I commend Mitchell’s restraint on this subject. However, this really makes me wonder about the credibility of Radomski (as if he needed more reason to be questioned). If he claims to have sold steroids to players and does not know the years that they were playing the game, what else is he lying about. OF COURSE, I may be misreading this statement (as it is simply in the summary of the report and have not gotten to this point in the main body of it). Possibly these players purchased the steroids after their retirement from baseball. There doesn’t seem to be much of a competitive reason to do so here, which is why I wish there was more clarification on this subject. Maybe I will find it later. I guess that the use of steroids can become addictive and these players ‘needed’ them even after retirement. However, I would assume they would attempt to get them from the source that they had previosly purchased them from, rather than Radomski. This would lead you to believe they didn’t take any performance enhancing drugs during their careers. If they hadn’t taken steroids during their careers, then why after?

    On another note…Kudos to Alex Rodriguez and being the richest(er) man in baseball. Despite what people have to say about him, he deserves it. His performance over his career WITHOUT steroids should show that the increased HR totals over the past 15 years arent specifically due to steroid use.

    Hopefully this whole deal doesn’t lead to more asterisk brands on historical memoribilia. Mitchell presented his case well, but it doesn’t stop from discussion of Hall of Fame implications, records, etc. Everything should be left alone.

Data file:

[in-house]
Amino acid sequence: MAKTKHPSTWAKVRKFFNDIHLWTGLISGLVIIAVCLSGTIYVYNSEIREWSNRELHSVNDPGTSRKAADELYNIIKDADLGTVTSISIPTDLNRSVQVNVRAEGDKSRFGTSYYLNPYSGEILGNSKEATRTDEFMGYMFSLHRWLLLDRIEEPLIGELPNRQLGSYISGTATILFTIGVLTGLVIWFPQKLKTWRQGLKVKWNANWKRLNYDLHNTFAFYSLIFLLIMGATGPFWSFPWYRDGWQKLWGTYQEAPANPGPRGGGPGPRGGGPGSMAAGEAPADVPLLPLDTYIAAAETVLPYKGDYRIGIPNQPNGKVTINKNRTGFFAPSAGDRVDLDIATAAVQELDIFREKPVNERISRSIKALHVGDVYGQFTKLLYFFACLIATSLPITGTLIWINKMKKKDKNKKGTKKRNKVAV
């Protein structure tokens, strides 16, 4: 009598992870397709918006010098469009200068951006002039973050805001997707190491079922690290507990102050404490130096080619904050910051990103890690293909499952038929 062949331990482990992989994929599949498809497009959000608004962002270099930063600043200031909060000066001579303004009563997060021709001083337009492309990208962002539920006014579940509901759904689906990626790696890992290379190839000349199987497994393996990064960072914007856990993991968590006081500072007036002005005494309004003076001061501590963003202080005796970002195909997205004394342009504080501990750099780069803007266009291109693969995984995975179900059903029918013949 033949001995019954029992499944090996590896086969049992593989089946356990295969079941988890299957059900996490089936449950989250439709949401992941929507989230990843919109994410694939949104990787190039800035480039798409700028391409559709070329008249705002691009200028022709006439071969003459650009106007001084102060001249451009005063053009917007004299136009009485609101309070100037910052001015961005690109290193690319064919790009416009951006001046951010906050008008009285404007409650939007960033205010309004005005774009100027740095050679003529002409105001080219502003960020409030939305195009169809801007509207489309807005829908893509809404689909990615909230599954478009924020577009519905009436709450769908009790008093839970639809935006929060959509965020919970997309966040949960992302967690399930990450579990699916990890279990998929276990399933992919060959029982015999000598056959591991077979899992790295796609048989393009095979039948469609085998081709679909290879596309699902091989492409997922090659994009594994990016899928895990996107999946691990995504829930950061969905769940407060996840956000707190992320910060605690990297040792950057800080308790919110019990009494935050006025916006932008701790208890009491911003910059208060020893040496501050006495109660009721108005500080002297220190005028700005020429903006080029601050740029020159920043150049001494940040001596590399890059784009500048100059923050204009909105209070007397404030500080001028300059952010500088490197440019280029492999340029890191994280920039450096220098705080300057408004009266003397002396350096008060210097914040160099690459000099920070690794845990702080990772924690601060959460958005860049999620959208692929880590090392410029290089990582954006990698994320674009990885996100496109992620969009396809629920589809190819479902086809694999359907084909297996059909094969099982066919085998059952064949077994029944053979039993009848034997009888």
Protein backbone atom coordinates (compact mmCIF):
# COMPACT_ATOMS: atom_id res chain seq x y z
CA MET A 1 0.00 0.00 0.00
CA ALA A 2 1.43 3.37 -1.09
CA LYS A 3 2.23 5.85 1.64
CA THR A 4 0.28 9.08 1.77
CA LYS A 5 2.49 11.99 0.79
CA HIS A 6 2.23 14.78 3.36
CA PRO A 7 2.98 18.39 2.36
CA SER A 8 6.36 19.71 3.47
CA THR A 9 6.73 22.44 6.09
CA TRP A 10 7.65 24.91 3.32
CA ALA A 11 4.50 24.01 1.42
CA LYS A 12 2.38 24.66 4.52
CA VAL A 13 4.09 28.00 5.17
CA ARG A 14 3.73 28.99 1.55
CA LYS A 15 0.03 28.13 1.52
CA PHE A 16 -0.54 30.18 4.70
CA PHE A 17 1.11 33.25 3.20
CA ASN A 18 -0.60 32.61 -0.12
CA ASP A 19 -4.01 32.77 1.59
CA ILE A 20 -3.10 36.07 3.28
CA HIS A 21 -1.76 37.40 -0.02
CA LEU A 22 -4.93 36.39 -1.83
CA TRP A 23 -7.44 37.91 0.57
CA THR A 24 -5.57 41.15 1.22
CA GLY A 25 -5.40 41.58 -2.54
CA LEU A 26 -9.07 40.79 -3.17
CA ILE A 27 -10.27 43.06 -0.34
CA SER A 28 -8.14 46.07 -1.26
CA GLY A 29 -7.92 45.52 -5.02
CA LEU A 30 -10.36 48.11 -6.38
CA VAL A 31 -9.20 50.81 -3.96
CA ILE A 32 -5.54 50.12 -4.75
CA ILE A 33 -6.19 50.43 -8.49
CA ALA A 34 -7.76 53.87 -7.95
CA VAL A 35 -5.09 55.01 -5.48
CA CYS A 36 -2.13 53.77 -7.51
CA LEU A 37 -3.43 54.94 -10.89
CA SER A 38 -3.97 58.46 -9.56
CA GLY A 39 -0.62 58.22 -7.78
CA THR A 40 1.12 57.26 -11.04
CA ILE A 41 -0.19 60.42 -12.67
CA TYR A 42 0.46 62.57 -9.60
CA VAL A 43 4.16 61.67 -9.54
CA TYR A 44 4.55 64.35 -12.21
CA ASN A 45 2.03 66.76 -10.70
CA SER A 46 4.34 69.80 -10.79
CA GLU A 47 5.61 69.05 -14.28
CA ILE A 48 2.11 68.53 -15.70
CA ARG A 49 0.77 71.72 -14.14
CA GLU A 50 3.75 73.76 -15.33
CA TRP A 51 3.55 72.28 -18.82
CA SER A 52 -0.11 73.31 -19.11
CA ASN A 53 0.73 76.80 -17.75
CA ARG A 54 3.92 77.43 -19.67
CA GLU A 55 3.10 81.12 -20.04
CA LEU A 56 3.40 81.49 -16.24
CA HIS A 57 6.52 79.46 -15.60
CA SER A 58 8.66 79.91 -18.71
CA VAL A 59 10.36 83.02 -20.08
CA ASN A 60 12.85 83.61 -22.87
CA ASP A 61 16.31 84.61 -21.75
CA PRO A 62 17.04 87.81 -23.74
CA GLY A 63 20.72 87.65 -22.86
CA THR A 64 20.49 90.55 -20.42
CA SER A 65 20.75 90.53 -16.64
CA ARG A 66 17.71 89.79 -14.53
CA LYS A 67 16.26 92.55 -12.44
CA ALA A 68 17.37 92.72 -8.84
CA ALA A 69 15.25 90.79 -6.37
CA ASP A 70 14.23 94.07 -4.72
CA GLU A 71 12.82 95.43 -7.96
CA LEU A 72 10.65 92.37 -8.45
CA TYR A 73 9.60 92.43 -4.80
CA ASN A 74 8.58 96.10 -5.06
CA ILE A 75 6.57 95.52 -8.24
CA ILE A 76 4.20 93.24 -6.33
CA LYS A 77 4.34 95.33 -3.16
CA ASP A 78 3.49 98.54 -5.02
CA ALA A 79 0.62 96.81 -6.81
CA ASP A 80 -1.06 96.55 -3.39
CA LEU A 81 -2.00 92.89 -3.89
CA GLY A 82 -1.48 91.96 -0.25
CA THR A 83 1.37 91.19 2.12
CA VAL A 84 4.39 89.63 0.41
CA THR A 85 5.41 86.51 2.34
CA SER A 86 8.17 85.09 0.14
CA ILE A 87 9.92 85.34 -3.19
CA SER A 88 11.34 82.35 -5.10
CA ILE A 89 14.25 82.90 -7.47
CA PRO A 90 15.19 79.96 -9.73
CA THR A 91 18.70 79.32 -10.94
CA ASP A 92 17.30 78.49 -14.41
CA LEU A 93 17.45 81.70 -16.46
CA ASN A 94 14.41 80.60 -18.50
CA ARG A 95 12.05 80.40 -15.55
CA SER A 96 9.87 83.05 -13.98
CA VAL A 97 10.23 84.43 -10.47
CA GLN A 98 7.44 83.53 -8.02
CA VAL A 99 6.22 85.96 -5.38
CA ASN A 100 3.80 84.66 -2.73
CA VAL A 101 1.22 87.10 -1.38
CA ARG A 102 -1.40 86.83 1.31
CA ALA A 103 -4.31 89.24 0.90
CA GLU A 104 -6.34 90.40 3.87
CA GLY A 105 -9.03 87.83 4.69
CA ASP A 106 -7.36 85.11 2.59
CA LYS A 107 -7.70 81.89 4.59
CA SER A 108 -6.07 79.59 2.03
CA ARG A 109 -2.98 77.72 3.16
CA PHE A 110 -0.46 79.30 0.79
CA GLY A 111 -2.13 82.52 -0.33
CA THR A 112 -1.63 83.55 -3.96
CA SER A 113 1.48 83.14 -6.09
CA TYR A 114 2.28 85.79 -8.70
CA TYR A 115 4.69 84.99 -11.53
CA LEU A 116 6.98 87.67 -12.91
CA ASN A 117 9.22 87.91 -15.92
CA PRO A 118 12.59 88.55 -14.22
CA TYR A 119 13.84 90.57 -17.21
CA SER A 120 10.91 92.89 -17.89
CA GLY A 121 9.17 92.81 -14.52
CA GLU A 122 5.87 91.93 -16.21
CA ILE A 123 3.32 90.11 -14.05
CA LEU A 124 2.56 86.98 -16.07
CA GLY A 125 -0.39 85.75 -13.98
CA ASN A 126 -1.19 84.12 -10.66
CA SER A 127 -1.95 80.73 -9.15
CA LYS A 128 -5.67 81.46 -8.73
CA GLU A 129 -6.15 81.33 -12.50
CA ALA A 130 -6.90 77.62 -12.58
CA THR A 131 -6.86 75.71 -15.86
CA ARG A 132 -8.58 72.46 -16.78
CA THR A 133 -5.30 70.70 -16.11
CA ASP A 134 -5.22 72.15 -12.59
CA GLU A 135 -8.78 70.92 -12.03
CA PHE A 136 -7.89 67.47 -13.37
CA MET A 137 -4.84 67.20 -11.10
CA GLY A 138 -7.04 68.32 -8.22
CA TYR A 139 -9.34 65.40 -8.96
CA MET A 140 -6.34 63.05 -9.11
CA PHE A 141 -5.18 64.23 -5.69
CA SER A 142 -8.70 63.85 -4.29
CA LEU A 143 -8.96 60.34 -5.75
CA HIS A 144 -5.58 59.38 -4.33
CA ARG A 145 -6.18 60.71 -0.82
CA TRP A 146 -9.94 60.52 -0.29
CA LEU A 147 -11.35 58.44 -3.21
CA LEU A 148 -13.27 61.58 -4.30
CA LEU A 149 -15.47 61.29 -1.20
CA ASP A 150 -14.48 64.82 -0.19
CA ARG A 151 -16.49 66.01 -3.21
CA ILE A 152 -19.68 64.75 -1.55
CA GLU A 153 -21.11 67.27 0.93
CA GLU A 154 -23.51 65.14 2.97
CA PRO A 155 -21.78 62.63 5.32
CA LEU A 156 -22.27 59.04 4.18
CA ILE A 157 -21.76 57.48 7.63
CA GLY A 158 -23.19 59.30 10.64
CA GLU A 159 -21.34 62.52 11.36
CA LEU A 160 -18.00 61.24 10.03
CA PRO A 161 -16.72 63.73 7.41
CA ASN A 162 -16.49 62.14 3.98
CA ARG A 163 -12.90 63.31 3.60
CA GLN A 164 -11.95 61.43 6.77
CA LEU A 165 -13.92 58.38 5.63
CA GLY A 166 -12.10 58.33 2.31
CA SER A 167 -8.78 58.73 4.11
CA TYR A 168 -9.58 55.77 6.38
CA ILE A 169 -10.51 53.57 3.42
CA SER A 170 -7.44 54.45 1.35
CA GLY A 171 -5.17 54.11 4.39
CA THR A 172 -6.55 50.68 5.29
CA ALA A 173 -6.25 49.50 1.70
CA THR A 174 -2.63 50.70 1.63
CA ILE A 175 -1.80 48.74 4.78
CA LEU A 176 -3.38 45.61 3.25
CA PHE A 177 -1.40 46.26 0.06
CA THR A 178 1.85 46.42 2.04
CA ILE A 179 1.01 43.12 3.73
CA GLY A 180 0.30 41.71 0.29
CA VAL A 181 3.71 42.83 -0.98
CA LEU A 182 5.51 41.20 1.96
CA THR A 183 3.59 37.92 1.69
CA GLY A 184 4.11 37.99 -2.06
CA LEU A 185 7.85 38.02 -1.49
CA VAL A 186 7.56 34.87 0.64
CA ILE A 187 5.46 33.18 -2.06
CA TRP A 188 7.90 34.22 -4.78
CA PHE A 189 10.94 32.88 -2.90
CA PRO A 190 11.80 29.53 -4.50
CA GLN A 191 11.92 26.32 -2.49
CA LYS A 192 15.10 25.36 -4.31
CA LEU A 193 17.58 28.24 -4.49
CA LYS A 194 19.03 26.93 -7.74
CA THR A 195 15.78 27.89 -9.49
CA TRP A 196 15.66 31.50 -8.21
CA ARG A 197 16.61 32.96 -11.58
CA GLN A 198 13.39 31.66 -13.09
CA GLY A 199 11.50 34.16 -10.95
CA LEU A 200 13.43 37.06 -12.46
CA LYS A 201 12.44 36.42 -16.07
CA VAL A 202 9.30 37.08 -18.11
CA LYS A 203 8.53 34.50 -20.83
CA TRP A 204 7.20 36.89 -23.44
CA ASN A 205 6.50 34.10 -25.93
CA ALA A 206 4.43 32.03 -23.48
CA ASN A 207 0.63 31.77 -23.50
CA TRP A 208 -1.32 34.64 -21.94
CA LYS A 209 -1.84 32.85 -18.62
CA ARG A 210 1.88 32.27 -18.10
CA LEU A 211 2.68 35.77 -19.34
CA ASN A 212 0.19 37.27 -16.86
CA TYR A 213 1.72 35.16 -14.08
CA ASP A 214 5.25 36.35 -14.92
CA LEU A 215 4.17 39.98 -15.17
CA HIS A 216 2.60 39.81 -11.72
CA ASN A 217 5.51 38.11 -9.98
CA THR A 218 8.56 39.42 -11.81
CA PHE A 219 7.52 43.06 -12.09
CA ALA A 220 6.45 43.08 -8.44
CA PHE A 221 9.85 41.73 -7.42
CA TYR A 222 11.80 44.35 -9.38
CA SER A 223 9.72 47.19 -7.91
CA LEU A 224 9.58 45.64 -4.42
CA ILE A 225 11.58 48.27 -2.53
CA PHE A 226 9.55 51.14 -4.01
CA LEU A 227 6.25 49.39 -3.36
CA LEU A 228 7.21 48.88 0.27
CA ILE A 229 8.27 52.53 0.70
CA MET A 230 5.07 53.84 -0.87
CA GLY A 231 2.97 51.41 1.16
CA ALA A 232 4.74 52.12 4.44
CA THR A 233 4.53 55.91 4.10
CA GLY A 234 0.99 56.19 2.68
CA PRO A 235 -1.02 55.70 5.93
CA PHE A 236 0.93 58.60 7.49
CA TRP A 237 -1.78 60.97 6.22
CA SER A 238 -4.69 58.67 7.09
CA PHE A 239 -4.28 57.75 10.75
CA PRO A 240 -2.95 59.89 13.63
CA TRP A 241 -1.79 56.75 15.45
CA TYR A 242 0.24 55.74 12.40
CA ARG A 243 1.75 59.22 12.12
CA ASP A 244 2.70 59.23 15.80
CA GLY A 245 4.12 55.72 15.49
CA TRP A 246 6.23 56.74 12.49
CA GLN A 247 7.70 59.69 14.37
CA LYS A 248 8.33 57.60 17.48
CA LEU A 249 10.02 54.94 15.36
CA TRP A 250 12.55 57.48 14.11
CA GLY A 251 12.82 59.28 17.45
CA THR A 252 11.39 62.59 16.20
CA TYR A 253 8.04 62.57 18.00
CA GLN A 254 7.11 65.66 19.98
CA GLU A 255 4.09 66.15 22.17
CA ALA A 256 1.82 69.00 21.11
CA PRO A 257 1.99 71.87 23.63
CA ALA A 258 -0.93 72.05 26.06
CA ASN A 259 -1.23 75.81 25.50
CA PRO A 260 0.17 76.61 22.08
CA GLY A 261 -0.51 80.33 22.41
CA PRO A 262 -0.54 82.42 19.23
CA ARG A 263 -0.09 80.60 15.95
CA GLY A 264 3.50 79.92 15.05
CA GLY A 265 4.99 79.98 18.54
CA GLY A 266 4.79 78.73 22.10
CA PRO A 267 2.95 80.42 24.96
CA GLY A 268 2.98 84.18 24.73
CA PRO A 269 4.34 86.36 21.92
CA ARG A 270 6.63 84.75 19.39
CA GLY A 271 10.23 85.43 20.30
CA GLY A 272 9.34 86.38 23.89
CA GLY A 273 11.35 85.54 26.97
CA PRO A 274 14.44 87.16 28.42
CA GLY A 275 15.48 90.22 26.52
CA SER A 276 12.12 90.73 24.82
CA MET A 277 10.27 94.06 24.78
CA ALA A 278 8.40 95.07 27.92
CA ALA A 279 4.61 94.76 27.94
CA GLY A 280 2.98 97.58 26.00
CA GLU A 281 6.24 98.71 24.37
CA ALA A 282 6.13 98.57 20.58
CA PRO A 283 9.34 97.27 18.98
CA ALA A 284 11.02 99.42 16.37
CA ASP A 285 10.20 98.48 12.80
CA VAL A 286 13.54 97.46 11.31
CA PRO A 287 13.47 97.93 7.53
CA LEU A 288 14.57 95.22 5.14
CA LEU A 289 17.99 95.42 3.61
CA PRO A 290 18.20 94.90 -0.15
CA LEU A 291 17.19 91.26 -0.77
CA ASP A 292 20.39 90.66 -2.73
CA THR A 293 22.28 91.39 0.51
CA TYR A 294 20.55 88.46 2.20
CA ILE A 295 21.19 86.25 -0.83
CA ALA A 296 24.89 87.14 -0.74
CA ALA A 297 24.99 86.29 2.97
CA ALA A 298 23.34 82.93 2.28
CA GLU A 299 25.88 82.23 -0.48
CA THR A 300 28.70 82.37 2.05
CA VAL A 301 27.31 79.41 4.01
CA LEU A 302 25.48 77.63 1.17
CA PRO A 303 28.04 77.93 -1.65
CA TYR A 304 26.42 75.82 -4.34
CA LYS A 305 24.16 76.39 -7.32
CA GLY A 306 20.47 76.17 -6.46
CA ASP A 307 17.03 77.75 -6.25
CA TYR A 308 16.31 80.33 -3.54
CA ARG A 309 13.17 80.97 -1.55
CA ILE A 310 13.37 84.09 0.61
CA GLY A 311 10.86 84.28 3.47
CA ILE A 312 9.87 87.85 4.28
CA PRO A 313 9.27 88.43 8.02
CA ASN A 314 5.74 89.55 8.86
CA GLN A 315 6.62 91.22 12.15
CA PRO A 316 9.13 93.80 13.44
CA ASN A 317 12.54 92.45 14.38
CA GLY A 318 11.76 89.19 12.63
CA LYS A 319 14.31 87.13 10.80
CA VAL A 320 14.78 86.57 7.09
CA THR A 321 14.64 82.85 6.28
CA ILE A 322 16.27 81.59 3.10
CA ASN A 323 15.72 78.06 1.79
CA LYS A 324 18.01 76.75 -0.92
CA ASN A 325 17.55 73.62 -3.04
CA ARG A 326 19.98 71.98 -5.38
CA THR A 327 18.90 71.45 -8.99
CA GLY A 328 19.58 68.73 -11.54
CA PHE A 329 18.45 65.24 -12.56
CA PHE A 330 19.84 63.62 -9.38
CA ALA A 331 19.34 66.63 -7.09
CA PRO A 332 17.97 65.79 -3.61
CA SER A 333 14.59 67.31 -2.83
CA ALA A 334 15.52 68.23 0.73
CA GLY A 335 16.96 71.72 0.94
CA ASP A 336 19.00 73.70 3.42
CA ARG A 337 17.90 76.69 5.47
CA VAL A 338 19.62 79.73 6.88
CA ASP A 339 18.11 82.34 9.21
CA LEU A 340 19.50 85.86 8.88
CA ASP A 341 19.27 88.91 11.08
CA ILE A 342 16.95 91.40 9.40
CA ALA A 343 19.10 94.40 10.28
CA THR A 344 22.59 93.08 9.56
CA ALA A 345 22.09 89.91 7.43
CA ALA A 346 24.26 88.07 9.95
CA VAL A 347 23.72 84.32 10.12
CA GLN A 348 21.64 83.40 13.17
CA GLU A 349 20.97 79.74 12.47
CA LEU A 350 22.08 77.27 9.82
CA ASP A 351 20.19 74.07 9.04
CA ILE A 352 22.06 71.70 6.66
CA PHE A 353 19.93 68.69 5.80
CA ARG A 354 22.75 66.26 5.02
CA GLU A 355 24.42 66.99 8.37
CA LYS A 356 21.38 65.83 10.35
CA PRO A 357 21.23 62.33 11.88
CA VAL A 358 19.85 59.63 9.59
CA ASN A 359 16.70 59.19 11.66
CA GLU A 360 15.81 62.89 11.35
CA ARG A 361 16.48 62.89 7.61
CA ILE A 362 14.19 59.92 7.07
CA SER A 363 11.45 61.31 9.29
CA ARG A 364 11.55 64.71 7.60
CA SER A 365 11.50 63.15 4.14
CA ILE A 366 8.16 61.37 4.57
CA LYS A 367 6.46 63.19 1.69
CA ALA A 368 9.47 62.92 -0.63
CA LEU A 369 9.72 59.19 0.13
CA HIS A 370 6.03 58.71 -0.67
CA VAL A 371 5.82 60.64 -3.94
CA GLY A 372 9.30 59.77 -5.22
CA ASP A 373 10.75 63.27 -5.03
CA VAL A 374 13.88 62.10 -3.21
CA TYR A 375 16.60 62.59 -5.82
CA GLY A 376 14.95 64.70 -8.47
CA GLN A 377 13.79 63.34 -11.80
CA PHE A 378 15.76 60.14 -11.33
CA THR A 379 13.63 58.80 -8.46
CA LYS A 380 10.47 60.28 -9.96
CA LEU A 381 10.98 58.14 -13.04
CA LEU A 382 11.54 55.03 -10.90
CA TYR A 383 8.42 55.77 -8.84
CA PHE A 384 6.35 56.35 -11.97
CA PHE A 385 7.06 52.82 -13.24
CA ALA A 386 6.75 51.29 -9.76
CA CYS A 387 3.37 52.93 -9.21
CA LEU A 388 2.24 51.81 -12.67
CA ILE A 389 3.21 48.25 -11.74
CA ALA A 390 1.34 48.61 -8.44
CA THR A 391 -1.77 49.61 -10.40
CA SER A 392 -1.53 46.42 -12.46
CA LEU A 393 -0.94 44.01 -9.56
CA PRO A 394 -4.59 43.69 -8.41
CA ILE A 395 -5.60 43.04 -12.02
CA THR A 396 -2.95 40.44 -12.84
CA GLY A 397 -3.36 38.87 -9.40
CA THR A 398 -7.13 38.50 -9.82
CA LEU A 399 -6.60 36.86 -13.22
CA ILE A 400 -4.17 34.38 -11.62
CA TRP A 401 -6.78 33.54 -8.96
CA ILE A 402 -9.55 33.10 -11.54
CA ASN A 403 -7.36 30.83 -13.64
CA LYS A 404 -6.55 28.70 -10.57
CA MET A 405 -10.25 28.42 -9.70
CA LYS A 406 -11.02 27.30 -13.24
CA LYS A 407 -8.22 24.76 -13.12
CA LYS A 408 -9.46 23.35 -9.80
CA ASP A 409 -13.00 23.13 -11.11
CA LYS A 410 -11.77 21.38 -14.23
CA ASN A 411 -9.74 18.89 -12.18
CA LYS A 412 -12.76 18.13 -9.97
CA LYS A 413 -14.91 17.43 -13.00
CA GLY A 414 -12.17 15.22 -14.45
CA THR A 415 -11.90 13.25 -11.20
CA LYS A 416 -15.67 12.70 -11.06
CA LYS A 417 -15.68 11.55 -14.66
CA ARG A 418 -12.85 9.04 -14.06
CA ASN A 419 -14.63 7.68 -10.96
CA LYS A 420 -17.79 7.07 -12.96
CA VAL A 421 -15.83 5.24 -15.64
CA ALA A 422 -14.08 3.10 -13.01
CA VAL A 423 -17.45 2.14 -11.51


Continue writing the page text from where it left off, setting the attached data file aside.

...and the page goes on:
I believe steroids should be banned. However, I really don’t feel that using steroids in the past 20 years is a hit to anyone’s integrity and character. Many of these players are upstanding people, contributing citizens, etc. I have a problem with much of the media sitting on a high horse and accusing these players of having ‘flawed character and low integrity’ and not voting for them for awards/Hall of Fame induction. Guys like Bonds, McGwire, and Sosa hit home runs against pitchers all roided up. Doesn’t this mean he was even better than their ‘respectable’ players from the past?

    FINAL NOTE: As a fan of Chuck Knoblauch, I wondered if he thought taking steroids would increase his ability to throw the ball from second base to first without bouncing it. We may be able to agree that steroids don’t help this skill too much.

  2. Andrew says:

    JC, I think there are two different problems at hand here in regards to HGH. First, there is the legitimate confusion that HGH is a performance-enhancing drug. However, obtaining HGH is illegal under most circumstances. I feel that athletes breaking the law is an important aspect that should not go unnoticed just because they are dumb enough to use an illegal product that doesn’t work.